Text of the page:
It’s time to look back on 2018! Check our blog between Christmas and New Year’s for a variety of stories and memories of 2018 from the staff and volunteers of the Wildlife Center of Virginia.
I can’t believe this is my third “year-end” blog post as a WCV employee. It’s so bizarre to think that I was just supposed to be here for one year. It’s funny how things work out, huh?
2018 has been the year that I’ve really settled into my position as the Veterinary Research Fellow. The increased incidence of mange in Black Bears in the mid-Atlantic United States had really helped shape the focus of my fellowship, albeit at the mercy of its host. If you read my blog post from last year, I referenced patient #17-1298 … a bear we treated for mange using a new treatment. Well, that bear remains a constant source of inspiration for me and for the future of treating mange in bears. In 2018, Brie and I learned that our case report on this patient was accepted for publication in the Journal of Wildlife Diseases! You can view our abstract here.
Also, you may remember from patient #17-1298’s story that she was fitted with a GPS collar before being released in September 2017, so we were able to keep up with her location throughout the winter and spring. This past May, Brie and I accompanied Fred Frenzel, a biologist for VDGIF, and hung several trail cameras in the area “our bear” was exploring. Fred checked those cameras weekly and my heart stopped on the day his name came across the screen of my cell phone. “We got her,” I heard him say, “and she looks amazing!” Fred emailed me the pictures of this bear, almost a full year after we admitted her and administered this new treatment, and you can see her transformation for yourself! Tears still come to my eyes when I think about her. Receiving the pictures of this bear was by far my favorite memory from 2018.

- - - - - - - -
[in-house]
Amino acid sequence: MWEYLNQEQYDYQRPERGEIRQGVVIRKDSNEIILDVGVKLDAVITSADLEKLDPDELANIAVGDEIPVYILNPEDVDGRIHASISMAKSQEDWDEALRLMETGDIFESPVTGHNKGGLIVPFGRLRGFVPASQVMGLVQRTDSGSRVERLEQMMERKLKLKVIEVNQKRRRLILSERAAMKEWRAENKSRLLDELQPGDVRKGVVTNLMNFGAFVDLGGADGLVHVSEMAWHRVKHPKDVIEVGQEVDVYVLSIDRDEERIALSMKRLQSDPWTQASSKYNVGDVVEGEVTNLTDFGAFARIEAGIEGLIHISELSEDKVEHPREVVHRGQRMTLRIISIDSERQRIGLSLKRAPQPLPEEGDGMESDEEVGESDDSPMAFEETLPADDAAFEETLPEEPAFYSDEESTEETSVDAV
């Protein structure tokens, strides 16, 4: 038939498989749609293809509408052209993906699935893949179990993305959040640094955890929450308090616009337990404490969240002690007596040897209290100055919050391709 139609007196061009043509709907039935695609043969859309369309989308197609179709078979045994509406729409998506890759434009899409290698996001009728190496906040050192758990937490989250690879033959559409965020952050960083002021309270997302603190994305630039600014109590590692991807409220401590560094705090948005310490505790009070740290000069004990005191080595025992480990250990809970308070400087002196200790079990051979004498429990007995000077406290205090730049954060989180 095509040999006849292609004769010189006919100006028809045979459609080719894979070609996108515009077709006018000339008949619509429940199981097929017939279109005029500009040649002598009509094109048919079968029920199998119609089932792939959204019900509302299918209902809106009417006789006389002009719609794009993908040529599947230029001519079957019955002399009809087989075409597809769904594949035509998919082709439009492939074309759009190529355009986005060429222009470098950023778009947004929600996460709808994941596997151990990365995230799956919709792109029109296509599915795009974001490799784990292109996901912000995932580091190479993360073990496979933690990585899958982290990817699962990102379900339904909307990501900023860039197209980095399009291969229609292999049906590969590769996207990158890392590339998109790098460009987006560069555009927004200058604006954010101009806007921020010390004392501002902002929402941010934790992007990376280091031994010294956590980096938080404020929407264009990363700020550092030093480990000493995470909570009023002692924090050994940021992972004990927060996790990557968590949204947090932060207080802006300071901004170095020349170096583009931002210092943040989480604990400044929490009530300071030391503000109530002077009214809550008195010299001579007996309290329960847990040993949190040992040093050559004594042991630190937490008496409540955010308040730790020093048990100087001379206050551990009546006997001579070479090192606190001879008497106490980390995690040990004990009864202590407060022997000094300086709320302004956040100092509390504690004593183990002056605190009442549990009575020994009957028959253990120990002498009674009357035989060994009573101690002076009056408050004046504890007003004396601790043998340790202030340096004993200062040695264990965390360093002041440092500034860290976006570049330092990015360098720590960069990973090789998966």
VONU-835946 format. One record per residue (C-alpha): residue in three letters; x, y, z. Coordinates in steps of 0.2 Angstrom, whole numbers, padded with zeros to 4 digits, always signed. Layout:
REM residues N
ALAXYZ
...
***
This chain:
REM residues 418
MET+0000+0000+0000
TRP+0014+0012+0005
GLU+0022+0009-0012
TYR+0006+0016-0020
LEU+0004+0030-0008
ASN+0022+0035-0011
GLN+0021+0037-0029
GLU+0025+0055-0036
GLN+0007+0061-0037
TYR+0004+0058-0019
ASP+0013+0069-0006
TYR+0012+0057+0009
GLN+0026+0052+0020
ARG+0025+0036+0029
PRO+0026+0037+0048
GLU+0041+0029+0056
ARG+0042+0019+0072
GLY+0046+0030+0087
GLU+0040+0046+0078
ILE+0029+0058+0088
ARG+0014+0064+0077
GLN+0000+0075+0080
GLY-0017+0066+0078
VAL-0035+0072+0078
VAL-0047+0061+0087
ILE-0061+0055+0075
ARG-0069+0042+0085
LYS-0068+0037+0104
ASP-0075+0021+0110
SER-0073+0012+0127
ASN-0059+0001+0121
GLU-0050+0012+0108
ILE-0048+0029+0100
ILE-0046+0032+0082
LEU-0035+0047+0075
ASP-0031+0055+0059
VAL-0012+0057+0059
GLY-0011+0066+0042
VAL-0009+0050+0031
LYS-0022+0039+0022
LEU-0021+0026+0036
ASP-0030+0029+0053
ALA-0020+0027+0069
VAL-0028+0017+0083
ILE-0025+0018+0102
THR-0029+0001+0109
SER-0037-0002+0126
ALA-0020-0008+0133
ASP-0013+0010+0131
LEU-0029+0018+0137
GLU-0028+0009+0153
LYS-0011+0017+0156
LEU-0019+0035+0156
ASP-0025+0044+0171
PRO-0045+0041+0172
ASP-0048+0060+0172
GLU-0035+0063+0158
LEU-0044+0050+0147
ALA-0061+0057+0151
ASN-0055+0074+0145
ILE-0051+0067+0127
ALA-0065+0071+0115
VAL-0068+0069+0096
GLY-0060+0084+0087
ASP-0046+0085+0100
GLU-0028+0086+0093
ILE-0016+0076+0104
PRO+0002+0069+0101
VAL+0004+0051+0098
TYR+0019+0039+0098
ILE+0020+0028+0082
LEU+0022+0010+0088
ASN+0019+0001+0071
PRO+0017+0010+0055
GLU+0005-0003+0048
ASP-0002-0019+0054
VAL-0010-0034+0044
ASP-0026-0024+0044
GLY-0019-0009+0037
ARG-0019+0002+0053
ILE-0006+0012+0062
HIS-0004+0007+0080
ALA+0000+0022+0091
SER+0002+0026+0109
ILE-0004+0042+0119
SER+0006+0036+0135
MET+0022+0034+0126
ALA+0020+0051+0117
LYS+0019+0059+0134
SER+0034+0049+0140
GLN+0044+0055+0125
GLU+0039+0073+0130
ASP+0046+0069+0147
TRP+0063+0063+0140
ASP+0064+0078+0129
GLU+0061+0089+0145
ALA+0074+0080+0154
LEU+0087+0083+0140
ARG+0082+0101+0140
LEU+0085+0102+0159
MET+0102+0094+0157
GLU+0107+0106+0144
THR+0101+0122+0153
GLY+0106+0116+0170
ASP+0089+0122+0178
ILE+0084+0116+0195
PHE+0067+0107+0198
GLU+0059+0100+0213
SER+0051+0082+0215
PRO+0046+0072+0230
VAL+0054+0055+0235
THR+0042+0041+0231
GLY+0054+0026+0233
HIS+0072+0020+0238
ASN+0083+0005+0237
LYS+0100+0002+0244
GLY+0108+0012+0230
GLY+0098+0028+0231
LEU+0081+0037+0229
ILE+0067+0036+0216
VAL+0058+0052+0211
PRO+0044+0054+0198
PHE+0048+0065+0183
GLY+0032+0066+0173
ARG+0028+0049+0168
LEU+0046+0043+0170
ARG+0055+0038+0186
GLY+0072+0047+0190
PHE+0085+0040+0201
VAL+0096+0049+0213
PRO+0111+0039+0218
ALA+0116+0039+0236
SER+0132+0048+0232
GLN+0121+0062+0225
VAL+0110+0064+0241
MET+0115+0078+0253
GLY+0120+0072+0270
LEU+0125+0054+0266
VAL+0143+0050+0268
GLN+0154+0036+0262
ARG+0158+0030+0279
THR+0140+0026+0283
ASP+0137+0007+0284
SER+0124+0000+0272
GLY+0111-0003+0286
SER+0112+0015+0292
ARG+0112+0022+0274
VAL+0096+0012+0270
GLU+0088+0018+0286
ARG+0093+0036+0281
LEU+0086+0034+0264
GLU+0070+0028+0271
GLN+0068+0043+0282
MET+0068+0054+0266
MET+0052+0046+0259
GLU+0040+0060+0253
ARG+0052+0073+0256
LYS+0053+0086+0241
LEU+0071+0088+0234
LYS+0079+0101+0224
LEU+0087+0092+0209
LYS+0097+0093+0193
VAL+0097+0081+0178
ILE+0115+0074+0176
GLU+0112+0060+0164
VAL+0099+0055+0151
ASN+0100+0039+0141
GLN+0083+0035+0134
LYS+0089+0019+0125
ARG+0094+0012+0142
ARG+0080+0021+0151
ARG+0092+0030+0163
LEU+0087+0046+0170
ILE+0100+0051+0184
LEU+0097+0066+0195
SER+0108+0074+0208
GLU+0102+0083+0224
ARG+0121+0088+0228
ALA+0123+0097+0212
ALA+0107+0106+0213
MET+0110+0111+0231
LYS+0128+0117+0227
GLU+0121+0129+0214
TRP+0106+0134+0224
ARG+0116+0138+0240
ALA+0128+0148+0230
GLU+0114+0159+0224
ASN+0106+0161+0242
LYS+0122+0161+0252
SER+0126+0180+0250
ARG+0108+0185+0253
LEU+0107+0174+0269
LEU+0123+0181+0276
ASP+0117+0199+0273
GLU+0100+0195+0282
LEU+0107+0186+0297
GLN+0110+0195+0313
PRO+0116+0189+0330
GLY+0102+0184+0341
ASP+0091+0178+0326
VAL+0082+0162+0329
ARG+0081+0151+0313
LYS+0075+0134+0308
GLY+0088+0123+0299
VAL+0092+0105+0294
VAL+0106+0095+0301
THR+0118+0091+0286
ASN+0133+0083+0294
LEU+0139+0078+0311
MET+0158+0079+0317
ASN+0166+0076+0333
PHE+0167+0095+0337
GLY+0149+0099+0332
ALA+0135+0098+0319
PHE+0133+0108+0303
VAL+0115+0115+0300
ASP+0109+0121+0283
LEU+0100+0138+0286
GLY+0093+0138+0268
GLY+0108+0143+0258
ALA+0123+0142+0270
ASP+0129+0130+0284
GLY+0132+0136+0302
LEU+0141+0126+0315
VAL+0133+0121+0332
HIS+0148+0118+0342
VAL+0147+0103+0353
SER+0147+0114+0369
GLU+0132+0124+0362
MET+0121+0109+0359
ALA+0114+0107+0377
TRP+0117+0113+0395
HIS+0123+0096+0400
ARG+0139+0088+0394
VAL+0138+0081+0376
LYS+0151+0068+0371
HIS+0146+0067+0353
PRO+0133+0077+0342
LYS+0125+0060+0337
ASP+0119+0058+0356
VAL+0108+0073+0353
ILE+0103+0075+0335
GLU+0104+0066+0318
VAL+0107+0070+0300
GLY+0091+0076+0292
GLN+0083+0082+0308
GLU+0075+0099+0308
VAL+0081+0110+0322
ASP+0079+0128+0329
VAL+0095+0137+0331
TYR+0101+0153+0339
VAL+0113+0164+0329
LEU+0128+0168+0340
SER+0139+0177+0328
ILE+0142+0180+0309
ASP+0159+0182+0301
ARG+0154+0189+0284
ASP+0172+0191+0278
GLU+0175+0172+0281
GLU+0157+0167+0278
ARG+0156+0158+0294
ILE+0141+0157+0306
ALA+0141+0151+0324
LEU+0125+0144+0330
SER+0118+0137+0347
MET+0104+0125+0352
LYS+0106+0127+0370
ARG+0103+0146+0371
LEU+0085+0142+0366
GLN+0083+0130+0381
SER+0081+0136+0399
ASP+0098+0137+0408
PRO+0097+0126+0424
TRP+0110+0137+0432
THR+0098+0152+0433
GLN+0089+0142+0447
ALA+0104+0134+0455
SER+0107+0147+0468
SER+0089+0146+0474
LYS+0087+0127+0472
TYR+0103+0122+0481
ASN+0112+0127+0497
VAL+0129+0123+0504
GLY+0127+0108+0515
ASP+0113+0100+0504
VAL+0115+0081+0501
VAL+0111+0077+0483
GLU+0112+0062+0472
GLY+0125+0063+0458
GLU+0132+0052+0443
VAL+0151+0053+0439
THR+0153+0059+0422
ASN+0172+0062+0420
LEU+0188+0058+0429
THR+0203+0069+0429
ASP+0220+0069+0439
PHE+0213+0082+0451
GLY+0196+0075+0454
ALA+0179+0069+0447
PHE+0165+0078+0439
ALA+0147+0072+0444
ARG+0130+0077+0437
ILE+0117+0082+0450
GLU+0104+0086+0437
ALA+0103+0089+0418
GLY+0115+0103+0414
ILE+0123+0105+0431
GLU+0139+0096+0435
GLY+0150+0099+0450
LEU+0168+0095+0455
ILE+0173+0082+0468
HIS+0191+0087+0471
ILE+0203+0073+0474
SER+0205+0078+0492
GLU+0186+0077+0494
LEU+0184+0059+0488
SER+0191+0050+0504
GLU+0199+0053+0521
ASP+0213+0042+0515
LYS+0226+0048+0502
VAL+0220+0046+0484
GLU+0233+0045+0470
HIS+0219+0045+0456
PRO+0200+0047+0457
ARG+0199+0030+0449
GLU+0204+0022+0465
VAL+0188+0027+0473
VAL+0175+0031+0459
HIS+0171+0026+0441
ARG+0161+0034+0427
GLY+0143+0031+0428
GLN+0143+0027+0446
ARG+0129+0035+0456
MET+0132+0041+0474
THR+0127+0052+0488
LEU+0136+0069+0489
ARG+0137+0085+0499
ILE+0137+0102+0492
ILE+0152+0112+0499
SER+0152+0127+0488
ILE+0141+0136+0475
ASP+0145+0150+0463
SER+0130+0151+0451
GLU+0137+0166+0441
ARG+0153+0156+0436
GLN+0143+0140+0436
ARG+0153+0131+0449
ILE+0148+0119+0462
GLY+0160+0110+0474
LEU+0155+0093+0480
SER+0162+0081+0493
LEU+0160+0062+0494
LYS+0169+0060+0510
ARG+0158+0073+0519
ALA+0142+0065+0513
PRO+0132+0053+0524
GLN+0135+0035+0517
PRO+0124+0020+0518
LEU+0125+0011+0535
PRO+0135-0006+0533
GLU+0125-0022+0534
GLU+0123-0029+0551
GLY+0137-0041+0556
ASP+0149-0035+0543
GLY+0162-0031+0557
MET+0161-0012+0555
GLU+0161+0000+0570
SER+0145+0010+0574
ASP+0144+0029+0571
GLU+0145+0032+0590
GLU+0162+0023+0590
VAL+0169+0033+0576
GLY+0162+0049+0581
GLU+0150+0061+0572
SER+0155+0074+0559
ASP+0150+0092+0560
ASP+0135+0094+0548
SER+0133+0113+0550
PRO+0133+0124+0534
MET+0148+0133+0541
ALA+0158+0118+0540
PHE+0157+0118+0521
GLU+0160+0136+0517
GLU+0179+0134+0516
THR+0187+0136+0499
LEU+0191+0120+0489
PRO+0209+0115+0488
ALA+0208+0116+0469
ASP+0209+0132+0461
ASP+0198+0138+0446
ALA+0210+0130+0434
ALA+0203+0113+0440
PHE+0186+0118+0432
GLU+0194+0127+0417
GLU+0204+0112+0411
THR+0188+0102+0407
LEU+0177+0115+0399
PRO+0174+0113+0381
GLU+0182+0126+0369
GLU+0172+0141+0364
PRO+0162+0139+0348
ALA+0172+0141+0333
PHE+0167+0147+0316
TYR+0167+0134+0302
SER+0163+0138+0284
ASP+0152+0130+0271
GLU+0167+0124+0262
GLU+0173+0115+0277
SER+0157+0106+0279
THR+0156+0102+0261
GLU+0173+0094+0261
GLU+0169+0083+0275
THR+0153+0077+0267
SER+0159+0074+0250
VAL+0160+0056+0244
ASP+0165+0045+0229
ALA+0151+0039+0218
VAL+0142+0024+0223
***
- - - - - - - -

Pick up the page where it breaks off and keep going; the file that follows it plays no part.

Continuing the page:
There have been other “mangy” bears since patient #17-1298 that have benefitted from the same treatment, which is so exciting! This year, we’ve taken our investigation of this new drug one step further. The cubs of 2018 were lucky enough to be volunteered as “study participants” and (not-so-willingly) contributed weekly blood samples for ten weeks so we can better understand how this drug works in a bear’s body … let me tell you how fun it was to take blood from a 50-pound bear cub! Now all the blood samples are at a veterinary pharmacology lab where they are being analyzed. The information we gather from this project has the potential to help so many bears! And for me, that’s what it’s all about … or is that the hokey pokey?
Lastly, I’m sure all of you reading this post are well aware of the damage the Wildlife Center sustained from the ice storm that hit Waynesboro in November. Though that was such a frightening experience, the positive attitudes and perseverance exhibited by my colleagues will be a lasting memory for me from 2018. All staff members, students, volunteers, supporters, and outside rehabbers (shout out to Rockfish Wildlife Sanctuary and Blue Ridge Wildlife Center) really stepped up in various ways to ensure all personnel were safe, patients were treated, and our facility was taken care of. It was a great reminder of how lucky I am to work with such a great group of people!
Happy Holidays, y’all!